One Flew Over the Cuckoo's Nest: 35th Anniversary Ultimate Collectors Edition
Directed By: Milos Forman
Starring: Jack Nicholson, Louise Fletcher, Danny DeVito, Brad Dourif, William Redfield, Will Sampson, Christopher Lloyd, Vincent Schiavelli, Sydney Lassick
| Studio: Warner Bros |
Film Length: 134 minutes
Aspect Ratio: 16:9
Subtitles: English SDH, German SDH, Italian SDH, French, Spanish (Latin), Dutch, Chinese, Korean, Spanish (Castellano), Portuguese (Brazil), Arabic, Bulgarian, Croatian, Czech, Danish, Estonian, Finnish, Greek, Hebrew, Hungarian, Norwegian, Polish, Portuguese (Brazil), Romanian, Russian, Slovenian, Swedish, Thai, Turkish
Release Date: September 14, 2010
With this release, Warner gives arguably the best 1970s film in their library the super-deluxe "Ultimate Collectors Edition" Blu-ray treatment. Unlike some previous UCE's, they have not simply repackaged the existing Blu-ray release of the film in a prettier box with physical extras. They have also increased and improved the on-disc extras, creating something of a dilemma for fans who already purchased the previous Blu-ray released only two years ago.
The Film *****One Flew Over the Cuckoo's Nest is a cinematic adaptation of Ken Kesey's celebrated first novel of the same name. Jack Nicholson plays Randall P. McMurphy, a hell-raiser convicted of statutory rape who attempts to ease his incarceration period by convincing the justice system that he is mentally ill. He is sent to a state hospital where, after an initial period of adjustment, his free-spirited nature begins to win over his fellow psychiatric patients. This ultimately puts him in the passive aggressive crosshairs of Nurse Ratched (Fletcher), who is used to dominating the other patients and resents the way McMurphy is constantly undermining her authority both through overt acts of rebellion at her attempts to wield her arbitrary power and indirectly through his swaying of the hearts and minds of the previously cowed patients.
One Flew Over the Cuckoo's Nest is about as close to a universally revered example of 1970s cinema as exists aside from Coppola's first two Godfather films, and I am certainly no contrarion in this regard. It deserved every accolade it received inclusive of an Oscar sweep in acting, writing, directing, and producing categories. The clever adaptation of Kesey's novel by screenwriters Lawrence Hauben and Bo Goldman reworks the novel in visual terms, and works effectively on a literal level as an indictment of the mental health care system circa the time the film is set, on a metaphorical level as a parable of the human spirit, on an allegorical level as a tale of an individuals struggle against "the system", and as an empathetic character study.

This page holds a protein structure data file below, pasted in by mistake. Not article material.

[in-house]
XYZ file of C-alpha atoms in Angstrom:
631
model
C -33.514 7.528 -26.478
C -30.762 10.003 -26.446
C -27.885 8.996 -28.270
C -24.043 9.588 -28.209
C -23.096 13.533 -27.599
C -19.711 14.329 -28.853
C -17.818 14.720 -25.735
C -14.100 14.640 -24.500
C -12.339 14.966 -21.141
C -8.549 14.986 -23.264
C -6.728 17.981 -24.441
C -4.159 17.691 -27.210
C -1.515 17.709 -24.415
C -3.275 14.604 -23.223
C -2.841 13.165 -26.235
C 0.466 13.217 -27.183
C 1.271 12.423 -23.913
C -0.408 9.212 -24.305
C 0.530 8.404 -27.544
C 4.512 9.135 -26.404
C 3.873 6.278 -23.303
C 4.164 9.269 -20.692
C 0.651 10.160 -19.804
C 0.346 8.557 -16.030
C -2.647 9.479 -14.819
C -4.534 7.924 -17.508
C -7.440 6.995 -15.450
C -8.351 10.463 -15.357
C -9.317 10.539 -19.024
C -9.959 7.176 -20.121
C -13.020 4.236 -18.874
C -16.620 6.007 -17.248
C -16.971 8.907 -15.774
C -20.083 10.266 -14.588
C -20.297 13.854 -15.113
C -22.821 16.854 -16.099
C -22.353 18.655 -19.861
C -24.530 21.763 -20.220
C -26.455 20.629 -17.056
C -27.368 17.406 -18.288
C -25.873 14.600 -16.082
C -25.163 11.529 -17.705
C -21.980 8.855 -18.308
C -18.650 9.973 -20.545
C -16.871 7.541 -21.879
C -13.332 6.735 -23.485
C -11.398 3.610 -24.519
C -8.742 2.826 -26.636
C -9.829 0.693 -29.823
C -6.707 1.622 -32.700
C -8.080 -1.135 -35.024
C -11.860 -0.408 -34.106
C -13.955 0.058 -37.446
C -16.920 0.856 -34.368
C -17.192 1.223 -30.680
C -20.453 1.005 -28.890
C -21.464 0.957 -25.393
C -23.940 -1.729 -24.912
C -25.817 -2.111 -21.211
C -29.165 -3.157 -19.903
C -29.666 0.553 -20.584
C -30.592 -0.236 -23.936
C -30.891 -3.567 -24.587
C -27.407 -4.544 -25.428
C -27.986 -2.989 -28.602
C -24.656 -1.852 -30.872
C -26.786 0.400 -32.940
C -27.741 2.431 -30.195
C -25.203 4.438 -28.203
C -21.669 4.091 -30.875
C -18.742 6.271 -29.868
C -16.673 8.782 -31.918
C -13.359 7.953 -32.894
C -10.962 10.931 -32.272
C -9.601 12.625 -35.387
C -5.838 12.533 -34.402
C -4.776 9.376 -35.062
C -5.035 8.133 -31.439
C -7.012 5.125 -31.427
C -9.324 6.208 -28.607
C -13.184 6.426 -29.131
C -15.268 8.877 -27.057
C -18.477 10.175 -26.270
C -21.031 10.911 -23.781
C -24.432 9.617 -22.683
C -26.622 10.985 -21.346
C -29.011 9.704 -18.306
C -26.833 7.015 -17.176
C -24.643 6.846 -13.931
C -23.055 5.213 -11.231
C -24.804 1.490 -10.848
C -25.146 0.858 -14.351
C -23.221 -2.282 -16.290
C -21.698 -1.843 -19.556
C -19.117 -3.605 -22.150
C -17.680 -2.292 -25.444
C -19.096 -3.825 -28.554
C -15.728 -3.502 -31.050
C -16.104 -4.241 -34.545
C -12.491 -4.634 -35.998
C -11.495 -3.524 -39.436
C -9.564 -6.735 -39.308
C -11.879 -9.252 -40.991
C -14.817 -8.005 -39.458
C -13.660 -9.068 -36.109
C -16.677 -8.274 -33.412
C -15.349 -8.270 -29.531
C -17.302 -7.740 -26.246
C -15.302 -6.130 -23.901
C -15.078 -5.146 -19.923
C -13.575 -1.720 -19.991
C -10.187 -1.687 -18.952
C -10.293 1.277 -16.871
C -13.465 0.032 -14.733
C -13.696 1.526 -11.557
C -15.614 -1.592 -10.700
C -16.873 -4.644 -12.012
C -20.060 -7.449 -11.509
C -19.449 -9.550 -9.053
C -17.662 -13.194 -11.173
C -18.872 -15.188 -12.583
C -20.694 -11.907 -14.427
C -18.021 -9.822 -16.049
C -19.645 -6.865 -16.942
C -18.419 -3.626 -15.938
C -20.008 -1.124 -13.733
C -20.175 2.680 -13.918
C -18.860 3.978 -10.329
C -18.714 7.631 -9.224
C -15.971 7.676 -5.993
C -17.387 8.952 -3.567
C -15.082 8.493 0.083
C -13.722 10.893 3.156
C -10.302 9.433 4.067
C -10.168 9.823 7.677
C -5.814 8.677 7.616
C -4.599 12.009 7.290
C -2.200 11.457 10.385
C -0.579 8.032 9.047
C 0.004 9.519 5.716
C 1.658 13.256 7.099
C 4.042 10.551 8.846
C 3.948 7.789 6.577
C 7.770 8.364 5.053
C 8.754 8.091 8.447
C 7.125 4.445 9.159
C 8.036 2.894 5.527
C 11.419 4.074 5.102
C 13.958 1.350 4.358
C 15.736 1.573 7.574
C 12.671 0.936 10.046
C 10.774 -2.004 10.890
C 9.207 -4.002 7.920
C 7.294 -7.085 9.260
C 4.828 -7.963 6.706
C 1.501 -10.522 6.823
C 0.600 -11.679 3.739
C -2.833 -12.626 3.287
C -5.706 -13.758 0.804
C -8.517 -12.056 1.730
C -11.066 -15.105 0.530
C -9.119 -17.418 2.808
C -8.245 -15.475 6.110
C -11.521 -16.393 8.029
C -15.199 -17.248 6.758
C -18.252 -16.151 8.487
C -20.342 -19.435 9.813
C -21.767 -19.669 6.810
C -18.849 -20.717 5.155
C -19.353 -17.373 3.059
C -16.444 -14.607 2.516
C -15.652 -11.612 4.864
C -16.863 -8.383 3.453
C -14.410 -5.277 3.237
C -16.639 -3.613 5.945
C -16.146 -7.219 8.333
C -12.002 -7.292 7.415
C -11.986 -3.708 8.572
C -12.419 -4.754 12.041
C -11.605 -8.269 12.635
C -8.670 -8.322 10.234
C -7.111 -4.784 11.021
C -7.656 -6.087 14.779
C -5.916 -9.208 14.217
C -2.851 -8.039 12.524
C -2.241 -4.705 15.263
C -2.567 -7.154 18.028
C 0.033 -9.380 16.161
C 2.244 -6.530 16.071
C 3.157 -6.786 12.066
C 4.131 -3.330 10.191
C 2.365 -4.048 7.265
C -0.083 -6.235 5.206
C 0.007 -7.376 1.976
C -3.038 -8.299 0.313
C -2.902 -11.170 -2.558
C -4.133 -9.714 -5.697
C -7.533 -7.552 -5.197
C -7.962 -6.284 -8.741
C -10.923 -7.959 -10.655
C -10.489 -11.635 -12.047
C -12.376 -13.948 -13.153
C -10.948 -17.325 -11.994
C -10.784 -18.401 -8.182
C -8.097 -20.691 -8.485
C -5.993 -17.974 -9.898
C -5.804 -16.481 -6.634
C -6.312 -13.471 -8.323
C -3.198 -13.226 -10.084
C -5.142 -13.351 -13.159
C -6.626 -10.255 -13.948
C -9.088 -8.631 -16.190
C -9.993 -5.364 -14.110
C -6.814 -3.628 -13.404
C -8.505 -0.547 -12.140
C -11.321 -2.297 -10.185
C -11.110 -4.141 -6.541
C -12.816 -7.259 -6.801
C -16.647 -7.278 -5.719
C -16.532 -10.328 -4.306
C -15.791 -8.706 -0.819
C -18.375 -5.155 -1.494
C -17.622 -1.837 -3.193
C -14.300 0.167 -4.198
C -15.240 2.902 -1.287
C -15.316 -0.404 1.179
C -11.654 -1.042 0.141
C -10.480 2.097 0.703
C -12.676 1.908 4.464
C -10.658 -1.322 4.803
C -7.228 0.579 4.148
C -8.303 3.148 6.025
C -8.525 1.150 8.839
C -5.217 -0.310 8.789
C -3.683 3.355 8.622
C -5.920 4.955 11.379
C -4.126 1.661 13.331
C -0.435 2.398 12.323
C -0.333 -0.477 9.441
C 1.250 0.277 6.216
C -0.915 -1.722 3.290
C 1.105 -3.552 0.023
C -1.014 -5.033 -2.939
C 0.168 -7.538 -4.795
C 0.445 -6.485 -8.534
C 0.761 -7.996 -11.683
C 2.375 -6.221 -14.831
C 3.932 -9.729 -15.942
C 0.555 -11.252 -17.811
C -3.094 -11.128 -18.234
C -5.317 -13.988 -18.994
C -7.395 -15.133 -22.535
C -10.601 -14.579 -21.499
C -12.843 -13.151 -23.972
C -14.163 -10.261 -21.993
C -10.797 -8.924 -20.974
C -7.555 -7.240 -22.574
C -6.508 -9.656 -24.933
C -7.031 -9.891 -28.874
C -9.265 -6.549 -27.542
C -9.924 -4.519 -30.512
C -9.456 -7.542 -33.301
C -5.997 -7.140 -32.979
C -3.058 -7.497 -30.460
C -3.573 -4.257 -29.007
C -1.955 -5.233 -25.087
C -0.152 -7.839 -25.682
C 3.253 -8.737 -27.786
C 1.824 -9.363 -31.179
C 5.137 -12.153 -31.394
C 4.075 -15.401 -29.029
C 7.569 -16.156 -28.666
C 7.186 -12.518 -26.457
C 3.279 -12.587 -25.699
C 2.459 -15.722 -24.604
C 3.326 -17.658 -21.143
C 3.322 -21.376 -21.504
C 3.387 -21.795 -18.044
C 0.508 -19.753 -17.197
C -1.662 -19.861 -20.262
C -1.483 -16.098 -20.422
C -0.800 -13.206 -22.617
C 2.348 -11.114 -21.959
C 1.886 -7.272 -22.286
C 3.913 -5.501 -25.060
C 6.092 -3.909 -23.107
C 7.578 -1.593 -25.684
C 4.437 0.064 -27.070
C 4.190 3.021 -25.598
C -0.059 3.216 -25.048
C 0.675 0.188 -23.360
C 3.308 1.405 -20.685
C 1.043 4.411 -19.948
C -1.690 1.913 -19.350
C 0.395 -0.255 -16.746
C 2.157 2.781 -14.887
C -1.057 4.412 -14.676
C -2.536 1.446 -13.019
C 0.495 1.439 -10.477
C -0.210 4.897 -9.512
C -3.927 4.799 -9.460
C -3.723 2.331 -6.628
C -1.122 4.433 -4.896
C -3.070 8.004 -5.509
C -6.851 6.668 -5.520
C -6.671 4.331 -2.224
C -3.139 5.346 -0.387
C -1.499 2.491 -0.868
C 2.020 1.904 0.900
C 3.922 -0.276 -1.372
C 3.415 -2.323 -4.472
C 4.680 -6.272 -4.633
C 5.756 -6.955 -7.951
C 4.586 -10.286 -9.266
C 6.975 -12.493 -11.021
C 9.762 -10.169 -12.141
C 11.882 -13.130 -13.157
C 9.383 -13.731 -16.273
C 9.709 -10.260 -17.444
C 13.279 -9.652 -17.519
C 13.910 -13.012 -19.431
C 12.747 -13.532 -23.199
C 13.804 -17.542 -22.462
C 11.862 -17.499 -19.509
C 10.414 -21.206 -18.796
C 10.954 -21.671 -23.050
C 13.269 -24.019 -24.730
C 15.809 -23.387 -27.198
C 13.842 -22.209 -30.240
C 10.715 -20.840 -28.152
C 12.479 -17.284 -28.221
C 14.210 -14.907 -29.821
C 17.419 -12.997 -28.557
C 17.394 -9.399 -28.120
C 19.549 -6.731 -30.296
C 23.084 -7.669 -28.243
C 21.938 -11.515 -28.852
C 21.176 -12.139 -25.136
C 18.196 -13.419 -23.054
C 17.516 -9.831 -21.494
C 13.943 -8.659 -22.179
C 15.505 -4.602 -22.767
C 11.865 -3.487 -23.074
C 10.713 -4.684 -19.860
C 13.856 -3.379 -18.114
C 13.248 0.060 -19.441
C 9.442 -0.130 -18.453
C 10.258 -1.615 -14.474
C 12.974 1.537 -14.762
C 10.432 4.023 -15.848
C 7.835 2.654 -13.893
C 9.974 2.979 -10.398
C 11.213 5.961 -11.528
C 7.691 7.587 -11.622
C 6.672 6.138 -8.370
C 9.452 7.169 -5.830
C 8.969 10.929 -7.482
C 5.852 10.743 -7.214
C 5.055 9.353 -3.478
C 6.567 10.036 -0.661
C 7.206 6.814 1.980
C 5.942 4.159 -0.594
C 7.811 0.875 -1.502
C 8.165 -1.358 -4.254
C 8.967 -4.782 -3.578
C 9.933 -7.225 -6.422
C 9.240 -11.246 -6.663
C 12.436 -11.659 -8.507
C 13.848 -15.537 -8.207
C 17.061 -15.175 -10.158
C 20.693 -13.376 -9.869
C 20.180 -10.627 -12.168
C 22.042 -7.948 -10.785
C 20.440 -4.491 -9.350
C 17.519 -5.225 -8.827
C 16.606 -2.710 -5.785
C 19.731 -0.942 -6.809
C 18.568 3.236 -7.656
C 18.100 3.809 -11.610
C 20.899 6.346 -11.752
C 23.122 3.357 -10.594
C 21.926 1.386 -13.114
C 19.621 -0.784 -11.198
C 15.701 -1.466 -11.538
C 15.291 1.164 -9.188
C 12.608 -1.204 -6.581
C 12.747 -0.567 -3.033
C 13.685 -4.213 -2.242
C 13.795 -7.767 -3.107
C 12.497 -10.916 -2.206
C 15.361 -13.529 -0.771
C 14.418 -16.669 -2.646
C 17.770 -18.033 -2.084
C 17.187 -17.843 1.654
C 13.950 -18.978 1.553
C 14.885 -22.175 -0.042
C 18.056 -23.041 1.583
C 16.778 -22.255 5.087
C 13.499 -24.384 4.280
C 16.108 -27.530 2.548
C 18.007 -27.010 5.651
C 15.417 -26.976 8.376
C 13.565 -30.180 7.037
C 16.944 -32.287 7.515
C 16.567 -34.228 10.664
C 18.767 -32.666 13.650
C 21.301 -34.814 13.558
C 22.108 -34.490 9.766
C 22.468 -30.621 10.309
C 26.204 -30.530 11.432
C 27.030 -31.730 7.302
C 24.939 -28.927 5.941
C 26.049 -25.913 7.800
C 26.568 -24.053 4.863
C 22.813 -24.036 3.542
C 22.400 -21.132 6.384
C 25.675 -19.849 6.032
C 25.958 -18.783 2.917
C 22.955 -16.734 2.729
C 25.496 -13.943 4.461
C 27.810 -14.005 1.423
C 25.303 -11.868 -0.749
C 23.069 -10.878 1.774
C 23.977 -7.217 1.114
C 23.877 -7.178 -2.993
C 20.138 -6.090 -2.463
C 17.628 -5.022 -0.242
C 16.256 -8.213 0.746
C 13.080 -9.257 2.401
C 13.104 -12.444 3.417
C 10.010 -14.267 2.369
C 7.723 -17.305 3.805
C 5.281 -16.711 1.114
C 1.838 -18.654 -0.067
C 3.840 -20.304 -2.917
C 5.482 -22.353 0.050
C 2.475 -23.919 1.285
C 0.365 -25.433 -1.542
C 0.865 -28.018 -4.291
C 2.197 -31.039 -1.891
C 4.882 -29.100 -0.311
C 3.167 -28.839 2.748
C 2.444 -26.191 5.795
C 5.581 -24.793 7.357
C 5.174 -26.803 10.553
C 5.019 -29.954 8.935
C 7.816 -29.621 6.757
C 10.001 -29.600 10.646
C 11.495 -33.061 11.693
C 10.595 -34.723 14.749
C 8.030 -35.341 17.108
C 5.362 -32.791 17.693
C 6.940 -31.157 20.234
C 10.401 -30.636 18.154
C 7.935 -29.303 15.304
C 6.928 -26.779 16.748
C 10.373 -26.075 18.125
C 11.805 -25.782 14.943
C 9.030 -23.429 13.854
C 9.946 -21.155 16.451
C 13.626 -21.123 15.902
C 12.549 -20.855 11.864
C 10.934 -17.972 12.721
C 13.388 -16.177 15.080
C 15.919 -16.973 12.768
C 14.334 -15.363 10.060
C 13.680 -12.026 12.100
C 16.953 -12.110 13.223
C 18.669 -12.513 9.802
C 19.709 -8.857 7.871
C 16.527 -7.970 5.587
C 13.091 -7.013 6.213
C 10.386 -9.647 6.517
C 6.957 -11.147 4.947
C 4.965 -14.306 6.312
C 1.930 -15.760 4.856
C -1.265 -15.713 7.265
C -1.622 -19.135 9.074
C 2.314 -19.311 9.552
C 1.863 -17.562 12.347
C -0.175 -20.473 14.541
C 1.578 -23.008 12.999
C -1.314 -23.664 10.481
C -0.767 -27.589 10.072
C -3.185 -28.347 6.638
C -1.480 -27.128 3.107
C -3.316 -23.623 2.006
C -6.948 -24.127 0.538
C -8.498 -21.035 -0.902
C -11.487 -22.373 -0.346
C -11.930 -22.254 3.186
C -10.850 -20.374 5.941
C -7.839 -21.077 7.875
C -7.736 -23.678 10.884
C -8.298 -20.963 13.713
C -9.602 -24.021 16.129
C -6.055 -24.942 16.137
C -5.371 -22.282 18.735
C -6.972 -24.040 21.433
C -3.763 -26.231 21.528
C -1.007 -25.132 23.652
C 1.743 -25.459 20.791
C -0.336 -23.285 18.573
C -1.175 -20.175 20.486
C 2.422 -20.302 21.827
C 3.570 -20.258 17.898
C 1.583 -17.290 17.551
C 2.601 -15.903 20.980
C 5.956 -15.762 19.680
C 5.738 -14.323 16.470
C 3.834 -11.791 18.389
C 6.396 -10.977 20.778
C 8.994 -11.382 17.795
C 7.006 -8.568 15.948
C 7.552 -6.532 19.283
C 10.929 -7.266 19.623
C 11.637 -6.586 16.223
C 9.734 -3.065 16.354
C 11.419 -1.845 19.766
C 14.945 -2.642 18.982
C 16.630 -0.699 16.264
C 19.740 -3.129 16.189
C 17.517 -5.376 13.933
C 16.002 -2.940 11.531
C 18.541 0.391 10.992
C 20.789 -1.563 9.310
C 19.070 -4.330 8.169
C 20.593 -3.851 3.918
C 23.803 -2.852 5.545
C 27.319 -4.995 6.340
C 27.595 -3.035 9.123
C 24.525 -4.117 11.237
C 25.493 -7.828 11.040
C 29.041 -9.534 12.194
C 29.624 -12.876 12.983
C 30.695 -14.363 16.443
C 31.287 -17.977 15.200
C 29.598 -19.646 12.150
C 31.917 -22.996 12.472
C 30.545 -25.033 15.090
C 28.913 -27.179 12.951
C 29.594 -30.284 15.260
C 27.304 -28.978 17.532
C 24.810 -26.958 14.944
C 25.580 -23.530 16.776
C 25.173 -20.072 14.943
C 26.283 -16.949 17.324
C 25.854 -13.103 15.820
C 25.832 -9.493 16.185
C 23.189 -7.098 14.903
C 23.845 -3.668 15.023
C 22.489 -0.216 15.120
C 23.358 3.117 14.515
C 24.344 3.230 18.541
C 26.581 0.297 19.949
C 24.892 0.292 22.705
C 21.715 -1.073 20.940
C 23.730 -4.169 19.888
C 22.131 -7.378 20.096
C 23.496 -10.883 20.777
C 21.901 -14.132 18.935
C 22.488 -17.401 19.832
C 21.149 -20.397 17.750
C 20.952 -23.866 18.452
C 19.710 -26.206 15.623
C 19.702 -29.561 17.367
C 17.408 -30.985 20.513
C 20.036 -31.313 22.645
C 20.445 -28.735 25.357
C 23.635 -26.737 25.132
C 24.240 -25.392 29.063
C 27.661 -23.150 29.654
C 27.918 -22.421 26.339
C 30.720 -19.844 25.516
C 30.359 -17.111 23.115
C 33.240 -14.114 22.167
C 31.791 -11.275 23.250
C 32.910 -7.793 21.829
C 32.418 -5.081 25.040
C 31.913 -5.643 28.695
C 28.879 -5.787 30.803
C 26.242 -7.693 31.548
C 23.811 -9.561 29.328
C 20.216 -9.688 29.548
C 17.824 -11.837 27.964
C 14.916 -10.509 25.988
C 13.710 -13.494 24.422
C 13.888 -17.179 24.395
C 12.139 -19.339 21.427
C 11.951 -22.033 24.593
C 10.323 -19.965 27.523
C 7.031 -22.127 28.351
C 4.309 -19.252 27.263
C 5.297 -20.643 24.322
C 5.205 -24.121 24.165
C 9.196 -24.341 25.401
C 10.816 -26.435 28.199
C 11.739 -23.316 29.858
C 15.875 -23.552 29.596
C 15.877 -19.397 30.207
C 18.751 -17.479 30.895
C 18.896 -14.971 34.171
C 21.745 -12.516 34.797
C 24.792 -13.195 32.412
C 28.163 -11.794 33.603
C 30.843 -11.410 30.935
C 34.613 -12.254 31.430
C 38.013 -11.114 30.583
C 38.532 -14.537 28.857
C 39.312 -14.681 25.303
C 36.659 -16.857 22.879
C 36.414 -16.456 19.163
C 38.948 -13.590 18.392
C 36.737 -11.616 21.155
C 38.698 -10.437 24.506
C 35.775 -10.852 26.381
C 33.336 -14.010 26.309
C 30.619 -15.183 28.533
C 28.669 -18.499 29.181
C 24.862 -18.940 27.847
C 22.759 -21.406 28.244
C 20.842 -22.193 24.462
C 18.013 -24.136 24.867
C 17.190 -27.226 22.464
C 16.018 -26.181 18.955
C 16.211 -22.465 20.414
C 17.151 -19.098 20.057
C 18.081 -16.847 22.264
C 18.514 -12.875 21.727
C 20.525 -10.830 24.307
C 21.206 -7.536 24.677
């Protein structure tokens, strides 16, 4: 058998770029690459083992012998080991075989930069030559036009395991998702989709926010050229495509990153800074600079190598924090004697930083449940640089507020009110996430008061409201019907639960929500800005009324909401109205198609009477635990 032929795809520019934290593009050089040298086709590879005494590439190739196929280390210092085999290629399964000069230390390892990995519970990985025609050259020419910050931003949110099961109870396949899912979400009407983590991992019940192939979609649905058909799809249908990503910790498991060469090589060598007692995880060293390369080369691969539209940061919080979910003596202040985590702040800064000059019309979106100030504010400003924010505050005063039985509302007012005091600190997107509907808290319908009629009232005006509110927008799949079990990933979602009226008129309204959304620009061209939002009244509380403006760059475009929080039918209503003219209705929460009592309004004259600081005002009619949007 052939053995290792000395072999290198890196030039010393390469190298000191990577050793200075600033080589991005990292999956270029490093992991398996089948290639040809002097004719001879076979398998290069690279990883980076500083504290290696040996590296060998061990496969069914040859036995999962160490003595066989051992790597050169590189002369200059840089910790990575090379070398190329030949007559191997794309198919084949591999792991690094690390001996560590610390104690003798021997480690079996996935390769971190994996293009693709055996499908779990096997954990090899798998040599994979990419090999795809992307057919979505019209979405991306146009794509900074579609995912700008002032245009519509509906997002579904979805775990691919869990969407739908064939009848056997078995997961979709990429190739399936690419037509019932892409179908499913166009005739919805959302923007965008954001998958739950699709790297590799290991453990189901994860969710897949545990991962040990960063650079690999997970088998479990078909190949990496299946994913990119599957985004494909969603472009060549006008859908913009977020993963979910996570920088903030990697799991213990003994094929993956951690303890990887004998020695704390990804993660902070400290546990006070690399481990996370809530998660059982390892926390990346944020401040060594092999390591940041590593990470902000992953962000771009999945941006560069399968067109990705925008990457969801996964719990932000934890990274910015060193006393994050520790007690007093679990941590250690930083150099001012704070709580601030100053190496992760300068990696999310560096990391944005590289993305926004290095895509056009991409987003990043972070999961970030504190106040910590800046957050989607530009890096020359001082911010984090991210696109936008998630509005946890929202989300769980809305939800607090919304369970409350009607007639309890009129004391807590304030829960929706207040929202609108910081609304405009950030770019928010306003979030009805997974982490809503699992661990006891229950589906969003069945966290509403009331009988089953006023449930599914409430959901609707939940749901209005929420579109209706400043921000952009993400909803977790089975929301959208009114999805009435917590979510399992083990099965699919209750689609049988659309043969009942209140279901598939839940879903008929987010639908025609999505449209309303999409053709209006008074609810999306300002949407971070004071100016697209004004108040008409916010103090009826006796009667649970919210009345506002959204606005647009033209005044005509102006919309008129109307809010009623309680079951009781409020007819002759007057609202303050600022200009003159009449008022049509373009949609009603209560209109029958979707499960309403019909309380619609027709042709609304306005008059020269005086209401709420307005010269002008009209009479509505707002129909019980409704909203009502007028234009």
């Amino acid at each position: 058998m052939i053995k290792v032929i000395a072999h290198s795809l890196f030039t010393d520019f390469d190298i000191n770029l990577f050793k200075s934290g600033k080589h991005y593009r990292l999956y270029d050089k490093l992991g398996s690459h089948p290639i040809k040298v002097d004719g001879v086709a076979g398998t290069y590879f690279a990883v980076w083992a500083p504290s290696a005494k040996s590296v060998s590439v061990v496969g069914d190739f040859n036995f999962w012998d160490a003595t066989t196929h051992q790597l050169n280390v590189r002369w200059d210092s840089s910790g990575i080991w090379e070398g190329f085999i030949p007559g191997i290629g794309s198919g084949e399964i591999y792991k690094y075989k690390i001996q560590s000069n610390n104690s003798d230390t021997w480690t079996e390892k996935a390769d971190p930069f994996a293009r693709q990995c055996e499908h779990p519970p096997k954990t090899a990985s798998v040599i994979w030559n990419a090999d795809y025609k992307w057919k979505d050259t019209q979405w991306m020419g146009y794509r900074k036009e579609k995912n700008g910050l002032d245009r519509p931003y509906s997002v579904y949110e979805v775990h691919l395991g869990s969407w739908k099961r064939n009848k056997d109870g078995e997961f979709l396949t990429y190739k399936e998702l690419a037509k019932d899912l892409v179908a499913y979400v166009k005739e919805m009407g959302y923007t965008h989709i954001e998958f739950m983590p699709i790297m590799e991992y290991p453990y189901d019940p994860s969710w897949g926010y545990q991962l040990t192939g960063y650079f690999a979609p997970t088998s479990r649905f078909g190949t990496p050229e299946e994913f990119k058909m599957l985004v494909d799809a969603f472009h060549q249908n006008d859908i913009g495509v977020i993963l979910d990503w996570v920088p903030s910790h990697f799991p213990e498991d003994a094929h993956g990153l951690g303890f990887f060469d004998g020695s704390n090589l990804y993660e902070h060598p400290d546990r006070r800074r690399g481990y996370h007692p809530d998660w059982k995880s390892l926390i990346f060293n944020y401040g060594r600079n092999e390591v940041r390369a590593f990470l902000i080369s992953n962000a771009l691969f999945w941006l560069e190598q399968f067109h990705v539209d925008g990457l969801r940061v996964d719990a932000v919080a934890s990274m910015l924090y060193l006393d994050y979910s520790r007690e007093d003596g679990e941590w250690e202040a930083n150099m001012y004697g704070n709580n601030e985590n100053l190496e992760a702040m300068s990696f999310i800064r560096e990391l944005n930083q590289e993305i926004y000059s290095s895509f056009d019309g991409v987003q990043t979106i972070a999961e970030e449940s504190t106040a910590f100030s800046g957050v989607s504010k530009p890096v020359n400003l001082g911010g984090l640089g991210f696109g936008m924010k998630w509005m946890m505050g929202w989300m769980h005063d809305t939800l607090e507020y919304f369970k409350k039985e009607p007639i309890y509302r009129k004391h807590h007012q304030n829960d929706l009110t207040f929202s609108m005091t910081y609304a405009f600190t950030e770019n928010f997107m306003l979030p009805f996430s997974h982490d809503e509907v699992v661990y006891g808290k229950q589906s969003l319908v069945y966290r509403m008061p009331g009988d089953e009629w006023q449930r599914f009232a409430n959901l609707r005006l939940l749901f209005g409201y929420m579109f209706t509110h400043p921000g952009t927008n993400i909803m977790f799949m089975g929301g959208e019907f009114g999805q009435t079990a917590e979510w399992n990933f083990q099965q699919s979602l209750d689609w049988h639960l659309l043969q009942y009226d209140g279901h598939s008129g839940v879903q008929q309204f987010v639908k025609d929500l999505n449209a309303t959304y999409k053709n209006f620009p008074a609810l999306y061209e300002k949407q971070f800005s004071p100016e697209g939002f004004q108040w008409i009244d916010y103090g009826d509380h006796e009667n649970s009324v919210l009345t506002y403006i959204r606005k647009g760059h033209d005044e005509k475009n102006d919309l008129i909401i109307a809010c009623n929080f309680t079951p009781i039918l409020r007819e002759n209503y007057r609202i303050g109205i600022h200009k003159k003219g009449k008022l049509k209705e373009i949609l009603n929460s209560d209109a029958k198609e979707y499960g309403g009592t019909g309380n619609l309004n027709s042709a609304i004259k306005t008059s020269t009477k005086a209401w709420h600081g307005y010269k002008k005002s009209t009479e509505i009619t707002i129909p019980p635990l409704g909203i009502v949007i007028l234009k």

The movie is perfectly cast with many of the lead and supporting actors giving career-defining performances. Jack Nicholson's professional reputation was approaching its zenith coming into the project with four Oscar nominations to his credit including consecutive nominations in the previous two years. The part of R. P. McMurphy would not only result in his first Oscar win, but it would cement his devilish rebel movie star persona, which was arguably first established with 1973's The Last Detail, permanently in the hearts and minds of the public. The charismatic hell-raiser with the impish grin on-screen would become inseparable from the off-screen Nicholson, looming to a greater or lesser degree over every subsequent role he has played. Louise Fletcher's turn as Nurse Ratched is no less impressive. Her personification of peremptory authority takes a character that existed primarily as an abstract concept in the source novel, completely humanizes her, and yet in no way undermines her effectiveness as an antagonist or an allegoric symbolic. At no point in Fletcher's performance does one get the impression that Nurse Ratched believes that she is motivated by anything but the best interests of her patients. Her absolute belief in the nobility of her purpose deepens the sense of tragedy when the unacknowledged pride and jealousy that motivates her takes a destructive turn.